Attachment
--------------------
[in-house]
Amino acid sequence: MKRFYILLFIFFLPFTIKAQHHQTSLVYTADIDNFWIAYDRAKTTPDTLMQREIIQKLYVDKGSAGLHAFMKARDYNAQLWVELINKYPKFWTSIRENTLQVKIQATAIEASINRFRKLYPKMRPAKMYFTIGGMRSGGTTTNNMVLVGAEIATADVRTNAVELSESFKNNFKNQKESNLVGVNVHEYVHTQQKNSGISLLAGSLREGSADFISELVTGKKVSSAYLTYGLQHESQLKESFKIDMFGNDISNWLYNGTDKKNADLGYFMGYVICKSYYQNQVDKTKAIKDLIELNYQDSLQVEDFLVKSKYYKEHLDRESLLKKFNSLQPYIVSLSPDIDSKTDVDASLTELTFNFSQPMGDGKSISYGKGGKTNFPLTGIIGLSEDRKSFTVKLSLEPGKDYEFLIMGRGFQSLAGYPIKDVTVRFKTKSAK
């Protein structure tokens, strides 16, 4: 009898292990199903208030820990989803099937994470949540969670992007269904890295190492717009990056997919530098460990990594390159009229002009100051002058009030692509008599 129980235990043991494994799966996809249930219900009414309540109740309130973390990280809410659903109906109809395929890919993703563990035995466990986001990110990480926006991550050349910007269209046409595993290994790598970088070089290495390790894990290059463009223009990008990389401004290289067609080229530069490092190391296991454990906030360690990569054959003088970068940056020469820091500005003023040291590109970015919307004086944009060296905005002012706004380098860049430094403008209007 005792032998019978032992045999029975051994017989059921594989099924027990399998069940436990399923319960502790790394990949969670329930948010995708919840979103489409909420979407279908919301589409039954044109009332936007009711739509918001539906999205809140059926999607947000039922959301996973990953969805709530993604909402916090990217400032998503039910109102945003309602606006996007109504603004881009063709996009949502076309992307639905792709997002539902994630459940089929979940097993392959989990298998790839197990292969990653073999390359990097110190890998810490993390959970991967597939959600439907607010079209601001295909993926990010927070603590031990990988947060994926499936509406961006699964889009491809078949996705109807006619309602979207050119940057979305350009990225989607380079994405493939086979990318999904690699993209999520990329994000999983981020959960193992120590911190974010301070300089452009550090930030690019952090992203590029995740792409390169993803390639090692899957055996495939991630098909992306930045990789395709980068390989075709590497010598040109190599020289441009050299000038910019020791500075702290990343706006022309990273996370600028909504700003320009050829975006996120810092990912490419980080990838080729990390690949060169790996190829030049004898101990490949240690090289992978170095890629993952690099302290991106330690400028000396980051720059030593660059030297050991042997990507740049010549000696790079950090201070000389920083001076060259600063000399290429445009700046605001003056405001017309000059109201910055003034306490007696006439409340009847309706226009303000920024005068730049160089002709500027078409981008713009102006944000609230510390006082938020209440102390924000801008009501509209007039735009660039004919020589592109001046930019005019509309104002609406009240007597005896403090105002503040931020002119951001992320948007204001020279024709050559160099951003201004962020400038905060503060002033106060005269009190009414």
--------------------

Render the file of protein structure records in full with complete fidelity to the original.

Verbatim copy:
[in-house]
Amino acid sequence: MKRFYILLFIFFLPFTIKAQHHQTSLVYTADIDNFWIAYDRAKTTPDTLMQREIIQKLYVDKGSAGLHAFMKARDYNAQLWVELINKYPKFWTSIRENTLQVKIQATAIEASINRFRKLYPKMRPAKMYFTIGGMRSGGTTTNNMVLVGAEIATADVRTNAVELSESFKNNFKNQKESNLVGVNVHEYVHTQQKNSGISLLAGSLREGSADFISELVTGKKVSSAYLTYGLQHESQLKESFKIDMFGNDISNWLYNGTDKKNADLGYFMGYVICKSYYQNQVDKTKAIKDLIELNYQDSLQVEDFLVKSKYYKEHLDRESLLKKFNSLQPYIVSLSPDIDSKTDVDASLTELTFNFSQPMGDGKSISYGKGGKTNFPLTGIIGLSEDRKSFTVKLSLEPGKDYEFLIMGRGFQSLAGYPIKDVTVRFKTKSAK
């Protein structure tokens, strides 16, 4: 009898292990199903208030820990989803099937994470949540969670992007269904890295190492717009990056997919530098460990990594390159009229002009100051002058009030692509008599 129980235990043991494994799966996809249930219900009414309540109740309130973390990280809410659903109906109809395929890919993703563990035995466990986001990110990480926006991550050349910007269209046409595993290994790598970088070089290495390790894990290059463009223009990008990389401004290289067609080229530069490092190391296991454990906030360690990569054959003088970068940056020469820091500005003023040291590109970015919307004086944009060296905005002012706004380098860049430094403008209007 005792032998019978032992045999029975051994017989059921594989099924027990399998069940436990399923319960502790790394990949969670329930948010995708919840979103489409909420979407279908919301589409039954044109009332936007009711739509918001539906999205809140059926999607947000039922959301996973990953969805709530993604909402916090990217400032998503039910109102945003309602606006996007109504603004881009063709996009949502076309992307639905792709997002539902994630459940089929979940097993392959989990298998790839197990292969990653073999390359990097110190890998810490993390959970991967597939959600439907607010079209601001295909993926990010927070603590031990990988947060994926499936509406961006699964889009491809078949996705109807006619309602979207050119940057979305350009990225989607380079994405493939086979990318999904690699993209999520990329994000999983981020959960193992120590911190974010301070300089452009550090930030690019952090992203590029995740792409390169993803390639090692899957055996495939991630098909992306930045990789395709980068390989075709590497010598040109190599020289441009050299000038910019020791500075702290990343706006022309990273996370600028909504700003320009050829975006996120810092990912490419980080990838080729990390690949060169790996190829030049004898101990490949240690090289992978170095890629993952690099302290991106330690400028000396980051720059030593660059030297050991042997990507740049010549000696790079950090201070000389920083001076060259600063000399290429445009700046605001003056405001017309000059109201910055003034306490007696006439409340009847309706226009303000920024005068730049160089002709500027078409981008713009102006944000609230510390006082938020209440102390924000801008009501509209007039735009660039004919020589592109001046930019005019509309104002609406009240007597005896403090105002503040931020002119951001992320948007204001020279024709050559160099951003201004962020400038905060503060002033106060005269009190009414």